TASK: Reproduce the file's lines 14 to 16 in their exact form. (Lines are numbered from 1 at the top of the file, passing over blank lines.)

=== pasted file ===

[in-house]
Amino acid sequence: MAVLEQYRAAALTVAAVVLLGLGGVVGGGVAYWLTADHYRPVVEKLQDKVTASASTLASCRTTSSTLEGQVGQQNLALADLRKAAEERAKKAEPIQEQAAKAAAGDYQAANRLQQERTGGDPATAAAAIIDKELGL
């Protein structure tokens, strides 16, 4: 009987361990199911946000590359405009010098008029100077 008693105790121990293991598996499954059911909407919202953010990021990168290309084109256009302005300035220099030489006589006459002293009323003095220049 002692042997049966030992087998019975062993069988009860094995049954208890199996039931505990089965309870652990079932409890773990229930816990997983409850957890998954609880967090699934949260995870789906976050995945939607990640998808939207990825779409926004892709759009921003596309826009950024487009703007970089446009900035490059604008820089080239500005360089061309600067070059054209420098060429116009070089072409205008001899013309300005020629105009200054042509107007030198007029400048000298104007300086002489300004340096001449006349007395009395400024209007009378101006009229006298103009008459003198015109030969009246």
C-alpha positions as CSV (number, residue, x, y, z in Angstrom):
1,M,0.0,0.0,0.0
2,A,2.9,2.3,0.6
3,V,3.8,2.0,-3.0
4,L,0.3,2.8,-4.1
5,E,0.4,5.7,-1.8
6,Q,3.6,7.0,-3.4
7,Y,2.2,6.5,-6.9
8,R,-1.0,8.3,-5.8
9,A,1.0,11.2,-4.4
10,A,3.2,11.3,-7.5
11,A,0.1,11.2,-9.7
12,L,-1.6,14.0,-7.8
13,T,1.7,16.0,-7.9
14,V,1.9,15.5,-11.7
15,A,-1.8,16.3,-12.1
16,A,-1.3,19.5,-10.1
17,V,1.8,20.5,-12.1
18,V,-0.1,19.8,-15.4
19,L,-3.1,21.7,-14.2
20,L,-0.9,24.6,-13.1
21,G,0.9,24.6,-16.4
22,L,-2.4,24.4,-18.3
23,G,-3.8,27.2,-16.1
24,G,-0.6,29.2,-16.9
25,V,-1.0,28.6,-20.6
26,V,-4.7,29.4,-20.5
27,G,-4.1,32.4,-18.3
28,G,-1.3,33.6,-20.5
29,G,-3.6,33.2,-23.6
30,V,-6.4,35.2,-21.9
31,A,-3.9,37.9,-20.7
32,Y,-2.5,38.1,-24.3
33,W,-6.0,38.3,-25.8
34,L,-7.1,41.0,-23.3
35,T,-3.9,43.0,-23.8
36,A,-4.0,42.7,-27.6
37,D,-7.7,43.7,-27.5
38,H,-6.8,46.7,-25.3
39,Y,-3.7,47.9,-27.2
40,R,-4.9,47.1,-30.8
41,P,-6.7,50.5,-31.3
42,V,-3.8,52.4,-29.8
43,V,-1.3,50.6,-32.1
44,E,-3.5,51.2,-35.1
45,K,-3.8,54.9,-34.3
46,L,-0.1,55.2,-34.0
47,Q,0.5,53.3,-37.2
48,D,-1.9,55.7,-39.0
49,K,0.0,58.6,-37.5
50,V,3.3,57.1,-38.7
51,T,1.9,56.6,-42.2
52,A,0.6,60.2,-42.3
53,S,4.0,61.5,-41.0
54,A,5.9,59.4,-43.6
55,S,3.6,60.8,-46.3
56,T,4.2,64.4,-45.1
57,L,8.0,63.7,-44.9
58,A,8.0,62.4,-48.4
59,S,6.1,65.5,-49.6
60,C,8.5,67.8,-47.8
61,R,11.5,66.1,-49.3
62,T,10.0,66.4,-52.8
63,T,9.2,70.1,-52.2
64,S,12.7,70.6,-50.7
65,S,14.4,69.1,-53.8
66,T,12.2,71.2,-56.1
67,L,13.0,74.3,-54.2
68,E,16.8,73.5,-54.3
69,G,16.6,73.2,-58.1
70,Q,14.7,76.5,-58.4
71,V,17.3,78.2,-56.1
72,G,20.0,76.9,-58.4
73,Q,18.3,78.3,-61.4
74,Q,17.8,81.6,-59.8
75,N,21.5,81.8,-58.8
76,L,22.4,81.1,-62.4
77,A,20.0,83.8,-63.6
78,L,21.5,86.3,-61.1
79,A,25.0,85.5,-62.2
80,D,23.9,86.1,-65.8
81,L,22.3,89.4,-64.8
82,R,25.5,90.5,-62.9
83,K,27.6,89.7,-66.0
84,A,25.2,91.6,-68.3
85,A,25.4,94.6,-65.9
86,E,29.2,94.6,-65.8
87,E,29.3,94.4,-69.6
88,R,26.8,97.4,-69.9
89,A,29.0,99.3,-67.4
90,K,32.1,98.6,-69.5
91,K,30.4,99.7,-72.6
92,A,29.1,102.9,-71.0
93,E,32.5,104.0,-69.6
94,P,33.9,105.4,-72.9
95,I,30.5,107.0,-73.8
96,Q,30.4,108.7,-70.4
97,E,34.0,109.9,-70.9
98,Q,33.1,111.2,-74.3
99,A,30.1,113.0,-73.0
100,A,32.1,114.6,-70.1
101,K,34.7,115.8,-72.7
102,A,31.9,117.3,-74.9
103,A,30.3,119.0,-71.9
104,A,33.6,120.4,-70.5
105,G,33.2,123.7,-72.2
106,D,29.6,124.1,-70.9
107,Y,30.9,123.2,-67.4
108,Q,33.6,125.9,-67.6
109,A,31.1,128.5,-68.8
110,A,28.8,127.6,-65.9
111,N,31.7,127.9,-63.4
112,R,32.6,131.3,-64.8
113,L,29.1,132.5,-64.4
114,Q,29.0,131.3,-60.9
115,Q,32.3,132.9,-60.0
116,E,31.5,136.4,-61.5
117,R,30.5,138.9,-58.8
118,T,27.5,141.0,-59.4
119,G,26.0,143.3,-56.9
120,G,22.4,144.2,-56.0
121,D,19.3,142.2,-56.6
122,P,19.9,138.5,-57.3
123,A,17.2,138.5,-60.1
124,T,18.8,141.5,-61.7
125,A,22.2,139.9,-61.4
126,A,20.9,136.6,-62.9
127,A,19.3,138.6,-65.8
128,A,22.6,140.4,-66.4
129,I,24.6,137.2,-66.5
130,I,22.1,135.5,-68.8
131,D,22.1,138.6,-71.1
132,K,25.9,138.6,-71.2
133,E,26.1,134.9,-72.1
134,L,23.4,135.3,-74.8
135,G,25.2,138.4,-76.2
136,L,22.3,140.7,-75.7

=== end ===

10,A,3.2,11.3,-7.5
11,A,0.1,11.2,-9.7
12,L,-1.6,14.0,-7.8